This is How to Talk About Healthcare Resume Gaps
One of the common questions we hear from our candidates is how to explain gaps in a resume when talking with employers.
While a gap in a healthcare resume isn’t necessarily a bad thing, there is an unspoken question: What happened? Should I as the employer be worried?
At its heart, a resume is a sales document where you can showcase your skills and demonstrate what about you makes you uniquely qualified for a job, but it’s also a story. While stories are defined by the words on the page, it’s the subtext and the words not mentioned that often speak louder to employers.
So how do you keep the narrative positive? How do you tell the right (and accurate) story when you’ve held multiple positions over a short period of time, or if it’s been a few years since you’ve last been in the workforce?
Here are our best tips for addressing the gaps in your resume.
Talking About Healthcare Resume Gaps
Honesty is always the best policy
When asked about a large resume gap, the most important thing is to be truthful. Telling a lie when asked will not only look bad when you’re found out (that’s a when, not if), it can also jeopardize your new job and your professional reputation.
In her article "5 Tips for How to Explain Gaps in Your Employment History," veteran recruiter Bronwen Hann writes, "If you explain gaps in your employment history on your resume or LinkedIn profile, it shows the hiring manager or recruiter that you see continuity in your career, that you’re focused on the long term, and most of all that you’re in charge of your destiny and able to proactively respond to challenges."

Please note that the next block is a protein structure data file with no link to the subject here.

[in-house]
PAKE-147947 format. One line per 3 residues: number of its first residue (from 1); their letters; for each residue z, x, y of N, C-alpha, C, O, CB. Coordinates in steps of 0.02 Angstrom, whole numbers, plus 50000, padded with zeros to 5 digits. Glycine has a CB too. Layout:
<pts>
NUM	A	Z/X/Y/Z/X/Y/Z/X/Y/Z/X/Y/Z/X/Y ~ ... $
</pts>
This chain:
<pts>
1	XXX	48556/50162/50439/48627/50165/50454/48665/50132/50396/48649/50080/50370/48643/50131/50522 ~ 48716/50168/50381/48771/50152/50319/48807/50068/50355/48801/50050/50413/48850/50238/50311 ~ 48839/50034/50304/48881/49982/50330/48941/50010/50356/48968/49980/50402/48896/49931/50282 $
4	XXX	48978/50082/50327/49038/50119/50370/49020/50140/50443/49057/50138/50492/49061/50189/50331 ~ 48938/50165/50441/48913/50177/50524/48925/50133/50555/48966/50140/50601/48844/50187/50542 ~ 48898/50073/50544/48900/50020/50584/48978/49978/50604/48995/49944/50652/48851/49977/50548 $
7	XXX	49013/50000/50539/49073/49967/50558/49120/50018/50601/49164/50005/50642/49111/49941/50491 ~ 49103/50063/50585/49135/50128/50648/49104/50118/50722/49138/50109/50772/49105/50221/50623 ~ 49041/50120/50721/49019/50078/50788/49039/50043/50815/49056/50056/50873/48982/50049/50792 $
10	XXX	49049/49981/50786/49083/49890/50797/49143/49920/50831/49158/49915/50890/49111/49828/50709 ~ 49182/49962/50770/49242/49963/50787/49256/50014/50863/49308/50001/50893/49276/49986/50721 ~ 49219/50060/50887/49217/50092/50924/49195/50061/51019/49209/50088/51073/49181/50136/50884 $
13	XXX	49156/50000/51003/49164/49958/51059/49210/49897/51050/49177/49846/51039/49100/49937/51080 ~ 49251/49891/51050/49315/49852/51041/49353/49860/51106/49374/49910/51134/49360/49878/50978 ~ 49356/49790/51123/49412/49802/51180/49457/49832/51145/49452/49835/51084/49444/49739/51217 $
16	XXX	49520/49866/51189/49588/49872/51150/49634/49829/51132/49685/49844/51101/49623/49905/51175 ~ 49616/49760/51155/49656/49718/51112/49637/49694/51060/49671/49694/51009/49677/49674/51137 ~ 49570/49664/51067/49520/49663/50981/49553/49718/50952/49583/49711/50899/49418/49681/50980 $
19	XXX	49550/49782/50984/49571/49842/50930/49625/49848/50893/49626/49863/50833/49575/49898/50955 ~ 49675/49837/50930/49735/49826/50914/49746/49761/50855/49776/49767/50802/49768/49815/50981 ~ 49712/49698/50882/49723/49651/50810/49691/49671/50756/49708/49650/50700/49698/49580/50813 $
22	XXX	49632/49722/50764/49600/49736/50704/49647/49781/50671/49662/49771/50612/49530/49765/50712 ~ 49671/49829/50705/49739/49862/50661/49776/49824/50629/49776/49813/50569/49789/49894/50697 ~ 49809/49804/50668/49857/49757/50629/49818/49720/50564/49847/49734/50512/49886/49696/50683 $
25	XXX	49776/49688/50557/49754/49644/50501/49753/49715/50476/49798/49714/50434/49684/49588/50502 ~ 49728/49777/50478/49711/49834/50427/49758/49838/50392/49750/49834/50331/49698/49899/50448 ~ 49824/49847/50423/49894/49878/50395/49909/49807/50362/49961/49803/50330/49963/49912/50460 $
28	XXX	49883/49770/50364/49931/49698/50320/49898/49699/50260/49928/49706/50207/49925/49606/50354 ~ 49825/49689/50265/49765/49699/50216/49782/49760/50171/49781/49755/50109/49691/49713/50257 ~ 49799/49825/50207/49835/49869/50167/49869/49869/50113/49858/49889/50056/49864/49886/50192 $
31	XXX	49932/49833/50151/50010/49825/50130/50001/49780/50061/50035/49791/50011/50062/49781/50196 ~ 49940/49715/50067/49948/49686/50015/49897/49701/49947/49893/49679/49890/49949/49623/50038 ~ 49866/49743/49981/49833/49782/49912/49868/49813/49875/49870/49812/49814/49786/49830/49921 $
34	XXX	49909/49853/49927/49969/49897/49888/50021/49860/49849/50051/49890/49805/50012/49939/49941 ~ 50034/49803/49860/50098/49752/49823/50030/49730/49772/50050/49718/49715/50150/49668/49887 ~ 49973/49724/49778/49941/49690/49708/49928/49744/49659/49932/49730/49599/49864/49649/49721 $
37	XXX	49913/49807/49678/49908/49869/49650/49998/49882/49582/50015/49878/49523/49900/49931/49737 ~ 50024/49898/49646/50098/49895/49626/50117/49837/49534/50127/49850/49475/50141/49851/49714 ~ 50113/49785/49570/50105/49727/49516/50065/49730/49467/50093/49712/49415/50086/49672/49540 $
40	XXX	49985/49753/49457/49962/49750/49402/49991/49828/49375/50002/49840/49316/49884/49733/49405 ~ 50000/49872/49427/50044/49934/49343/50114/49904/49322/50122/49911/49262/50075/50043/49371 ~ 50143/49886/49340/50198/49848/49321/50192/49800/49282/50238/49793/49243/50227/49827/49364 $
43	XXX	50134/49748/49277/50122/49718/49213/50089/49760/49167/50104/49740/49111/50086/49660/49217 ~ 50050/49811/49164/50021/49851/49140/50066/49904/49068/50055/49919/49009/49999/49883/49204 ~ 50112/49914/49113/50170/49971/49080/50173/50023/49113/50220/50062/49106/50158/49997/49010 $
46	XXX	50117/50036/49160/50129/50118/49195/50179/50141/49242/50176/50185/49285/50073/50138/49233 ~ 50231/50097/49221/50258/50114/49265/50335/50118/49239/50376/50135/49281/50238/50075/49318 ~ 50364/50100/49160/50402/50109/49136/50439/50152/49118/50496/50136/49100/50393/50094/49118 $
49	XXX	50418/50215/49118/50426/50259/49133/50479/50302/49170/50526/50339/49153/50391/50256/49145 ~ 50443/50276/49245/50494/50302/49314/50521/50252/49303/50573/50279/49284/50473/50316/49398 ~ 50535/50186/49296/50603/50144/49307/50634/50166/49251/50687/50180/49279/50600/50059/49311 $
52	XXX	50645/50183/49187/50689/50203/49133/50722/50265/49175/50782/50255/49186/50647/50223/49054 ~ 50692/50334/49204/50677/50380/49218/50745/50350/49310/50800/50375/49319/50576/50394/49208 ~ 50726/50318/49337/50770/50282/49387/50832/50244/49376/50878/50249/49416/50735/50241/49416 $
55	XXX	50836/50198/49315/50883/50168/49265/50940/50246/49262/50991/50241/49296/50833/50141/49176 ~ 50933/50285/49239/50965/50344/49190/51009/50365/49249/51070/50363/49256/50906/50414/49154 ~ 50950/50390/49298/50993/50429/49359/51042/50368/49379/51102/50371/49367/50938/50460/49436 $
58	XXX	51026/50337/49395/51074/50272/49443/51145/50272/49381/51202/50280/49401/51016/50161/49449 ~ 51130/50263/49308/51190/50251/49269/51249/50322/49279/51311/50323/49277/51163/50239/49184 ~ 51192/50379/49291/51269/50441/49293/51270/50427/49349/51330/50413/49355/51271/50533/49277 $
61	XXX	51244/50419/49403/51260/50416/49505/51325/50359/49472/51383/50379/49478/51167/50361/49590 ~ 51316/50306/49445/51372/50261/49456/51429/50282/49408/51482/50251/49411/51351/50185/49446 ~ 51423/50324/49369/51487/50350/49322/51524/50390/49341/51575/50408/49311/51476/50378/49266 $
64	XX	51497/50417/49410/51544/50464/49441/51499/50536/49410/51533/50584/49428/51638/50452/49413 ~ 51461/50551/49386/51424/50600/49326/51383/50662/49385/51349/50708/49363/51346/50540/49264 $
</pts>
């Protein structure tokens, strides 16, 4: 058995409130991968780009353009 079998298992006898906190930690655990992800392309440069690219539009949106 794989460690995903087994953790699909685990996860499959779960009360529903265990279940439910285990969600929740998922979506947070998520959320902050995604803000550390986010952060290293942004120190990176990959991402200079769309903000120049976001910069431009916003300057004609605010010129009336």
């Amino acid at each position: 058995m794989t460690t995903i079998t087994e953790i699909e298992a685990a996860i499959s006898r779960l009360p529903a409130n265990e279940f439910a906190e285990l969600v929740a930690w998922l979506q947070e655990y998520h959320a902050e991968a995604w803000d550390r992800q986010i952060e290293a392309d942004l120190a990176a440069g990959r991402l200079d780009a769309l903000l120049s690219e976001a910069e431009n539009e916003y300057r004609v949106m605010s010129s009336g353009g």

You don’t need to go into a long, detailed explanation of the gaps (especially if you took time off for personal reasons like an illness or caring for a loved one), but whether you’re in an interview or writing a cover letter, it’s always going to be better to acknowledge the gaps up front, rather than pretending they don’t exist. So be succinct, but be truthful.
Keep it Positive
It’s important when you’re talking about why you haven’t worked, or explaining why you left your previous position that you don’t badmouth your former employer or boss. This can be a red flag to companies, as they may think that if you’re willing to speak badly of a former employer, you’re likely to speak badly of them as well.
This also extends to any other reason you took time away from working. Employers generally enjoy hearing that there was a purpose to the space between your jobs, and emphasizing the value that the gap brought to your life/character can actually increase your chances of landing the position.
Emphasize Other Activities
If there was anything you did in order to grow your career or develop professionally during the gap, make sure to mention that. Experiences like traveling or taking on freelance work can be valuable to developing your professional skills, and they also provide you with a way to frame the gaps on your resume as learning experiences.
According to Nicole Williams, author of Girl on Top: Your Guide to Turning Dating Rules into Career Success, your experiences may actually make you a better candidate. “Share your travels with your prospective employer,” she says. “At the very least, they may find comfort in knowing you’ve ‘been there, done that’ and won’t be taking off any time soon to travel the world again!”
Although you should be candid, it’s helpful to prepare a response in advance, so you’re not caught off guard when asked about your employment gaps.
Having gaps in your healthcare resume doesn’t have to be a dealbreaker. Use these tips to navigate your next interview and cover letter with confidence!
Want more interview insight? Check out these common behavioral interview questions for healthcare professionals.
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